The Broncos have been rumored to be the top landing spot for Romo, yet the Broncos don’t seem willing to give up enough for the Cowboys to consider a trade. This move may only be possible if the Cowboys release Romo.
There’s one more seemingly overlooked option. The Vikings entered the 2016 season with Super Bowl potential, only to have their dreams halted by the devastating knee injury to Teddy Bridgewater. If Bridgewater is unable to play this season, the Vikings are an ideal fit for Romo. They’d first have to release Sam Bradford, the guy who helped the Vikings start 5-0, only to end their season 8-8. Bradford, too, is an injury-riddled player. He also has never had an adjusted yards per attempt above league average, while Romo has never been below average (and led the NFL twice).
GM Rick Spielman has spent the last few years building up the Vikings defense, drafting nine defensive players in the first three rounds of the NFL draft since 2012. They’ll bring back most of their key defensive players in 2017 and have the cap space to build their offensive line and receiving corps.
If the Vikings used the same rationale to acquire Romo as they did with Bradford, a deal could get done. Bradford is, unfortunately, incapable of having a passing game even marginally comparable to Romo’s. He’s not going to get the Vikings where they need to be in 2017. If they want to win now, they should line up a meeting with Jerry Jones in the next few weeks. In turn, fantasy owners would have a little rearranging to do themselves.
Can Romo stay healthy enough to make it to a Super Bowl?
Since 2010, Romo has failed to reach double-digit starts in a season three times, two of which were in the last two seasons. On the other hand, Romo is tied for the sixth-highest career yards per attempt in NFL history. The last time Romo did play a full season (2014) he led the NFL in rating, QBR, completion percentage, and YPA. He currently ranks seventh among active quarterbacks in game-winning drives with 30.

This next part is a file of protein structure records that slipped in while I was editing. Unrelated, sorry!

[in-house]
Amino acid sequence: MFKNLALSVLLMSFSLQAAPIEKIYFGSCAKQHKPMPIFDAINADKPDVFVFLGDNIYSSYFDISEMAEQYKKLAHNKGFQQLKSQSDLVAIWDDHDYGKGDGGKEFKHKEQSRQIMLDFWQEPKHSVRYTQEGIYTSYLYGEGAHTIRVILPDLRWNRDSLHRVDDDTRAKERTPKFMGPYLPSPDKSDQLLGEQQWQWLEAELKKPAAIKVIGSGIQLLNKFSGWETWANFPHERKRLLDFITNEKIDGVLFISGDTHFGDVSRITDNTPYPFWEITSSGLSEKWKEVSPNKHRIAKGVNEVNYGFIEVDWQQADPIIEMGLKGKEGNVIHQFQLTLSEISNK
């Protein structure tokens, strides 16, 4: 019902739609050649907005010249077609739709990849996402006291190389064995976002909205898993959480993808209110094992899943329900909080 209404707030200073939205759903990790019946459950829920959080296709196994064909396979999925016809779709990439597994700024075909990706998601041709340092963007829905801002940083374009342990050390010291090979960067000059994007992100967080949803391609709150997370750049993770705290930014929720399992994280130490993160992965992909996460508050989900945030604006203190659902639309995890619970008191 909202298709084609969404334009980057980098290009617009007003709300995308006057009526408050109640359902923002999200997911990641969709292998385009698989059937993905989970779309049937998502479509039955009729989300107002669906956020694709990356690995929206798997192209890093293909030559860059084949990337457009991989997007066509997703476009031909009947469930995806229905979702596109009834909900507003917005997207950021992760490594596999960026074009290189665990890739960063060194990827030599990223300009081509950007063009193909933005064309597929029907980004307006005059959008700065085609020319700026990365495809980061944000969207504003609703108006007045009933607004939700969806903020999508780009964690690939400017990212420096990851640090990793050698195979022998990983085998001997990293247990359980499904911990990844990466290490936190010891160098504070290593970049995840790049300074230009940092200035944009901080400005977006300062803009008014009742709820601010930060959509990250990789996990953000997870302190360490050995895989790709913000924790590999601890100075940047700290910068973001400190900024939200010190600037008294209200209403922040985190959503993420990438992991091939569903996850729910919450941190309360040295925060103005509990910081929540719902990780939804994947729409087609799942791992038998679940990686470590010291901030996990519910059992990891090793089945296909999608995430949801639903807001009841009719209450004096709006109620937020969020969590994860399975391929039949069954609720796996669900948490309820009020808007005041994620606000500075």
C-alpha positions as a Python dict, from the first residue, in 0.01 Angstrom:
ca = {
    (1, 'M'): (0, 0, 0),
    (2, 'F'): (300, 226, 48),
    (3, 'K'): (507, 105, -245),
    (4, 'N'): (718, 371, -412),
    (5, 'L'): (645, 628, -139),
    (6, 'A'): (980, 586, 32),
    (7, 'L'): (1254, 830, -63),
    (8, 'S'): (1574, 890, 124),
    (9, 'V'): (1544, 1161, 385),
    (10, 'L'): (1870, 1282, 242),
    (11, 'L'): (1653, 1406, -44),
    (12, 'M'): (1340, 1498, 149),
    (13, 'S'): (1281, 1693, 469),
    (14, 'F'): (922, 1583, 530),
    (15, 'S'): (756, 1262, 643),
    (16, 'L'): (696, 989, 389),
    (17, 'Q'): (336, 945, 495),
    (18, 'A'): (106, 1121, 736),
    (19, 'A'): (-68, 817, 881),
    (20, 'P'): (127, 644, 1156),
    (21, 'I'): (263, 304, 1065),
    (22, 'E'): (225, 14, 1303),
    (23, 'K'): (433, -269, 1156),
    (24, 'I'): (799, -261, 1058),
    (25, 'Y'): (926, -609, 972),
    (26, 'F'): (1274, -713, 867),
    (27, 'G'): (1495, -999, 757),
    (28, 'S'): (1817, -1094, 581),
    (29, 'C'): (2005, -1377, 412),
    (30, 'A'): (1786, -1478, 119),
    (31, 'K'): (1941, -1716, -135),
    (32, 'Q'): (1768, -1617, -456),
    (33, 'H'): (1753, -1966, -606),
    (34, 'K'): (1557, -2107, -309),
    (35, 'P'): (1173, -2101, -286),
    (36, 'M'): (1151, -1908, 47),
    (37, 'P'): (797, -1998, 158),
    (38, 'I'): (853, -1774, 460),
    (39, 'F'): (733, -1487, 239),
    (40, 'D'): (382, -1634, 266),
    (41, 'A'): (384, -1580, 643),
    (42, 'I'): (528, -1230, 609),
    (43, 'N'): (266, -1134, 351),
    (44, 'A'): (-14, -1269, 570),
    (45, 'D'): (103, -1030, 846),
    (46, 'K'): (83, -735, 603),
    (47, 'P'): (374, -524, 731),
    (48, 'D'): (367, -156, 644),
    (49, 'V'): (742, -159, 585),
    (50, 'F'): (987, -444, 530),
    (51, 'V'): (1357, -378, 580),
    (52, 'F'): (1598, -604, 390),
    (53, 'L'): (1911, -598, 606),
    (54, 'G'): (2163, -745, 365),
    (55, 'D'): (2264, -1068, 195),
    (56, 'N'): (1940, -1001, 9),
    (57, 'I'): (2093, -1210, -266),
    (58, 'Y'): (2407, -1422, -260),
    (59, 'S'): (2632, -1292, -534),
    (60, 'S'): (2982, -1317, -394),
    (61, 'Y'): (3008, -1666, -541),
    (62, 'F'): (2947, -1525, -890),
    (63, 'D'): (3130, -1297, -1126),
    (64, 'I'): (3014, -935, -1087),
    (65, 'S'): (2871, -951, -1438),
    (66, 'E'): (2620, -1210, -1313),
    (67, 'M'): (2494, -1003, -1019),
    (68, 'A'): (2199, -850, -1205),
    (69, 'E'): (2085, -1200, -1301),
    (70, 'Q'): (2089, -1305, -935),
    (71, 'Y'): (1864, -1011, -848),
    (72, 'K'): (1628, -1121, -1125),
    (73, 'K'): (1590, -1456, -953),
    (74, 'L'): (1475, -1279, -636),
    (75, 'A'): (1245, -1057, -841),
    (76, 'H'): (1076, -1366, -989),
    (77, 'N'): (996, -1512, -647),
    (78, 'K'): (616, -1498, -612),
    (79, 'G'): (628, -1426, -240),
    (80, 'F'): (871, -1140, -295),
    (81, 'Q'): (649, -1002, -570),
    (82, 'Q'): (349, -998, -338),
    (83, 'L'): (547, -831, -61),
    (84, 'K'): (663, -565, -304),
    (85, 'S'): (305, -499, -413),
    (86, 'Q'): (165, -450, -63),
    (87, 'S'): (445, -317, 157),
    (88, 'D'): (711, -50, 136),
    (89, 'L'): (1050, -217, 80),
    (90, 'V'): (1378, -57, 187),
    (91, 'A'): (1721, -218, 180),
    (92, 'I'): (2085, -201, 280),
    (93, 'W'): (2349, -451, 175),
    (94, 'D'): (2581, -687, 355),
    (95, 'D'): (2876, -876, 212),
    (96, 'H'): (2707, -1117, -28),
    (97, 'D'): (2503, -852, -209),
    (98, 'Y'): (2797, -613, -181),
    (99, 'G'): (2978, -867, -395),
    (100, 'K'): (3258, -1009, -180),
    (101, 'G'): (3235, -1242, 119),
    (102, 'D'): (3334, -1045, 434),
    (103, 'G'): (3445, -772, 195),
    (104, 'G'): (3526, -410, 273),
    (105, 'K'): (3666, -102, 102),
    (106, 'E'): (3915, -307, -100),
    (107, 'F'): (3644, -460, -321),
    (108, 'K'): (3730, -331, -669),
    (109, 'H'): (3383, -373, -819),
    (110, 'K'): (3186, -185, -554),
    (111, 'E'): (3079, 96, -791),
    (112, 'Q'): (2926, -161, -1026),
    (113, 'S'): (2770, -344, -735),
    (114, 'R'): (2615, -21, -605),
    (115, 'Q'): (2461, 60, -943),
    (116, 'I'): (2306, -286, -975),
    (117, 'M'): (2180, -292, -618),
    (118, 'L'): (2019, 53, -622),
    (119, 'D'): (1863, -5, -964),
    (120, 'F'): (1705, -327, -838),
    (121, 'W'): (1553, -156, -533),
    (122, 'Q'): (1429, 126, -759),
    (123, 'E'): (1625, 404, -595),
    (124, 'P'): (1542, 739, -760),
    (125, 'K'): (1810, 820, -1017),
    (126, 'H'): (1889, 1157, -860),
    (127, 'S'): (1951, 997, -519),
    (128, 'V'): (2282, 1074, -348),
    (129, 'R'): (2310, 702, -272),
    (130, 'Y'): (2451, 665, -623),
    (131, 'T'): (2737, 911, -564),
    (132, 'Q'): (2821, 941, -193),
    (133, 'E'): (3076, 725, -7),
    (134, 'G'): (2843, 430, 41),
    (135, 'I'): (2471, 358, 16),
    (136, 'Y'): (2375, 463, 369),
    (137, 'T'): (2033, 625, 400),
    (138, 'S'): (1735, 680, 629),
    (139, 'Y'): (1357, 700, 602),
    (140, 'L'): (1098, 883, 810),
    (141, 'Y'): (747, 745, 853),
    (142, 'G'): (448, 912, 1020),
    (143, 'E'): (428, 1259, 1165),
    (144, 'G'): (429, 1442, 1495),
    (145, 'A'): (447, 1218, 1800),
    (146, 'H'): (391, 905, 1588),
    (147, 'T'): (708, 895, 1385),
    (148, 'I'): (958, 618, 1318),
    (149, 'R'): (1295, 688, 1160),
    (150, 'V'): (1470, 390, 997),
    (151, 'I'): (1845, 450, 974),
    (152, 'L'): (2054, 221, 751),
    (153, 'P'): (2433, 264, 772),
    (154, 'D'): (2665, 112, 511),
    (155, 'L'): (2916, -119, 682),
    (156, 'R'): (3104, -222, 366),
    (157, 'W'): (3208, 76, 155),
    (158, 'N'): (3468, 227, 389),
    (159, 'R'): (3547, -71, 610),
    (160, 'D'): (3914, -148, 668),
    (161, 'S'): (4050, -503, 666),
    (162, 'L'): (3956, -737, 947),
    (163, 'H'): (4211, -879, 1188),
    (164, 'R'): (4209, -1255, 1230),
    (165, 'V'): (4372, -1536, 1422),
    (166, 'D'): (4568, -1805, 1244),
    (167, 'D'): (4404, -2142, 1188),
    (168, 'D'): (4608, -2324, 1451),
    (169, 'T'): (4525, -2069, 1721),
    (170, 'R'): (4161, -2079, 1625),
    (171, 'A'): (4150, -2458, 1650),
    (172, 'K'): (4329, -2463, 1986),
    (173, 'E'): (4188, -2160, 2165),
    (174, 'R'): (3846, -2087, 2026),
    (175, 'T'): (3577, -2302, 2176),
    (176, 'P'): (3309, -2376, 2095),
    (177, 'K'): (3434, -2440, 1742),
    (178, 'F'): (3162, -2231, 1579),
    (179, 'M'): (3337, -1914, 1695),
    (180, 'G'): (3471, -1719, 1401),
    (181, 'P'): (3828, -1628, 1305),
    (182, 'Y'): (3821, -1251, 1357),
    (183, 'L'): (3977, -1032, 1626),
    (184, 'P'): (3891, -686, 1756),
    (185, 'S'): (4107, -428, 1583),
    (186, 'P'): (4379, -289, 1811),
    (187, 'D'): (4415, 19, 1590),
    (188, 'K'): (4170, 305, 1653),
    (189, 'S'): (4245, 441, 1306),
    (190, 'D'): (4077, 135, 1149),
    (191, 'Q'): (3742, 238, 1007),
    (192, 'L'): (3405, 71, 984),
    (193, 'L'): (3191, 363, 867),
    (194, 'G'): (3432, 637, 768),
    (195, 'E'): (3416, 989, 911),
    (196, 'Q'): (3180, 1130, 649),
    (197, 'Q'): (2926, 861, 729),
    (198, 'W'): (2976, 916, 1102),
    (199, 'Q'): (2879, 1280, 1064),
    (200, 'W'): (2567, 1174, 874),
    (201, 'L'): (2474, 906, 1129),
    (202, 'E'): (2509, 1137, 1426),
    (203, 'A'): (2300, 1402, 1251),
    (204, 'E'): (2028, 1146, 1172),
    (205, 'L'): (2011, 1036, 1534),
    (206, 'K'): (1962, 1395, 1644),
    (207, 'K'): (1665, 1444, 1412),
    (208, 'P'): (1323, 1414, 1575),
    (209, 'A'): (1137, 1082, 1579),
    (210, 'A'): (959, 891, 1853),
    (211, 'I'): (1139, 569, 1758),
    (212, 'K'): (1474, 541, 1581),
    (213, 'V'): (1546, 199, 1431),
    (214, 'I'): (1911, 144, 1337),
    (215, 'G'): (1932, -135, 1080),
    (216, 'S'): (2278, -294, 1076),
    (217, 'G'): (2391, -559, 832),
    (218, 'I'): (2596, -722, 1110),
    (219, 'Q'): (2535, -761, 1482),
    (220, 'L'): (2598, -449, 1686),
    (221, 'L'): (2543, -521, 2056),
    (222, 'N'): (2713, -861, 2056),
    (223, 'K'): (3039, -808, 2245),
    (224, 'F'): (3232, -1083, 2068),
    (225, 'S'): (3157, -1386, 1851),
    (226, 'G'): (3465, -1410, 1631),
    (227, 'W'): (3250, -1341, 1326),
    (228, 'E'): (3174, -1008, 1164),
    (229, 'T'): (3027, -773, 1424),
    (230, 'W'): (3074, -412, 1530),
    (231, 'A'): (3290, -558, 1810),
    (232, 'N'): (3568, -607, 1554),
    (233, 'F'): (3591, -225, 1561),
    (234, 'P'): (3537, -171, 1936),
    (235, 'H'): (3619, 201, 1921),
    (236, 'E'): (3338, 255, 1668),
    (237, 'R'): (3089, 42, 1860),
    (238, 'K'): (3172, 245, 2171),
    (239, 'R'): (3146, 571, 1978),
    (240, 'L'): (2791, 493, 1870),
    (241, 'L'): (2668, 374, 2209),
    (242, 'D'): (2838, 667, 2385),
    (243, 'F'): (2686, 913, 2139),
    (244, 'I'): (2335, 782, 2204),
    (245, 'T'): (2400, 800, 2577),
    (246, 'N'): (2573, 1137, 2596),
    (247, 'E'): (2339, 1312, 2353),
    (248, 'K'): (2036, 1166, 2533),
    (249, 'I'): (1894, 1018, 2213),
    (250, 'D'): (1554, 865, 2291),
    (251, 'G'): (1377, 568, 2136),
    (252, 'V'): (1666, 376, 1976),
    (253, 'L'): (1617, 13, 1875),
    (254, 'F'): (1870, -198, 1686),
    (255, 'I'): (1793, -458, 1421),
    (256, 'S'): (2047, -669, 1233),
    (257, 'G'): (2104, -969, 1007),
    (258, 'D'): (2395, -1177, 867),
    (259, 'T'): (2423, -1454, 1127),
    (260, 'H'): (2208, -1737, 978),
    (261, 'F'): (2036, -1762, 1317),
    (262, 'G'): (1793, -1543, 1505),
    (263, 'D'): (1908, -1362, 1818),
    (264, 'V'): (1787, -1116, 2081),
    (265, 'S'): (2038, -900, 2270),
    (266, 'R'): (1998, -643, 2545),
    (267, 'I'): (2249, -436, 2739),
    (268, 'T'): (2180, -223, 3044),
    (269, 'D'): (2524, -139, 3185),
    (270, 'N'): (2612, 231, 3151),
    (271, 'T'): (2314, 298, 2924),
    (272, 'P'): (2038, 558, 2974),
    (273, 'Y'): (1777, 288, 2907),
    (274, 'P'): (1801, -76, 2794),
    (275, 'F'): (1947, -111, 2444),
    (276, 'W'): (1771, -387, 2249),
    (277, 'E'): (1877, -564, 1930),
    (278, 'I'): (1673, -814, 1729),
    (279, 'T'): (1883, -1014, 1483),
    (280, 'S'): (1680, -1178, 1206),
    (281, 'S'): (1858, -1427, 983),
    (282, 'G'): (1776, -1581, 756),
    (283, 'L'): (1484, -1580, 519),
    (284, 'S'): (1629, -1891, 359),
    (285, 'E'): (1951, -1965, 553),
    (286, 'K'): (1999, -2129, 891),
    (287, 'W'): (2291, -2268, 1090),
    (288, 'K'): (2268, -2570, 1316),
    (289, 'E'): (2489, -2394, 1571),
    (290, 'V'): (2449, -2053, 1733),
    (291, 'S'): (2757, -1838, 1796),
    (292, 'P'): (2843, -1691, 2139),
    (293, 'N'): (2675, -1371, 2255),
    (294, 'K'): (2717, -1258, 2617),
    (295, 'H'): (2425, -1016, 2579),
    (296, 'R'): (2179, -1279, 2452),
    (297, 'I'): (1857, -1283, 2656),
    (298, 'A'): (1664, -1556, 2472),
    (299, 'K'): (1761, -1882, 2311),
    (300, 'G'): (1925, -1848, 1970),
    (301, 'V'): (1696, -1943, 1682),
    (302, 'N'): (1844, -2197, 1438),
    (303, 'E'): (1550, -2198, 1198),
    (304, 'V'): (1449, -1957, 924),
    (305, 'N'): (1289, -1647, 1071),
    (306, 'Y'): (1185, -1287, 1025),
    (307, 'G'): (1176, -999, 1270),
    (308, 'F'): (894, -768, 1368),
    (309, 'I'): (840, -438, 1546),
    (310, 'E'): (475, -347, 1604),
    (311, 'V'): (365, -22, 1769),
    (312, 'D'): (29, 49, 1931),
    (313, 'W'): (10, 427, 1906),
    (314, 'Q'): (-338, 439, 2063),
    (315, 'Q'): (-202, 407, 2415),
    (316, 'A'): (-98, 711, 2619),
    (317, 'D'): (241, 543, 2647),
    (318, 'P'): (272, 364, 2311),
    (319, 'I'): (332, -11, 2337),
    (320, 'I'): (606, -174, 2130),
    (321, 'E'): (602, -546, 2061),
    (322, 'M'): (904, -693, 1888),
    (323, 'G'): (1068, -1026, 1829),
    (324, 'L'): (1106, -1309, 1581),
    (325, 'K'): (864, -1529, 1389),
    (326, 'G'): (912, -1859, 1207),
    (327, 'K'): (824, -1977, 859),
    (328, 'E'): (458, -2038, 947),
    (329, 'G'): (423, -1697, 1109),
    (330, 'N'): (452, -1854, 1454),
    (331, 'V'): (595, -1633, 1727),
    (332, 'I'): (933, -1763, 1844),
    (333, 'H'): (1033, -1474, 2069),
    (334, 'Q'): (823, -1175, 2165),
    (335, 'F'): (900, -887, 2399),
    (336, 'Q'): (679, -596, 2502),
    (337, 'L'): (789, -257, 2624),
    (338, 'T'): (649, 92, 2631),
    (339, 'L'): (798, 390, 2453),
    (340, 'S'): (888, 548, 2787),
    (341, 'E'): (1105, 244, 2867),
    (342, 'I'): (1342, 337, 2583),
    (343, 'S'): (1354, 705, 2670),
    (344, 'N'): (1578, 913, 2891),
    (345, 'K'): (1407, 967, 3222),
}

NFL Career Quarterback Rating Leaders (Regular Season)
While he finished 11th or higher in quarterback rating for four straight seasons from 2011 to 2014, the concern for organizations and fantasy owners alike is not whether Romo has the talent to win a Super Bowl. It’s if his body can handle the physical punishment of being a quarterback in the NFL.
Most of Romo’s recent injuries (back, ribs) weren’t career-ending because they had little to no effect on his throwing motion. His last shoulder injury was in 2010, and since has proved mobility isn’t an issue. Unfortunately, since he could get hit on any given play (e.g. on his third snap in his first preseason appearance in 2016), and has history of a recurring injury, you have to wonder if this is it for Romo.
After a year of watching from the bench as the team he raised blossom, I don’t see Romo going down without a fight. Rather, he can go one of two ways, he can be a good quarterback, or a great quarterback.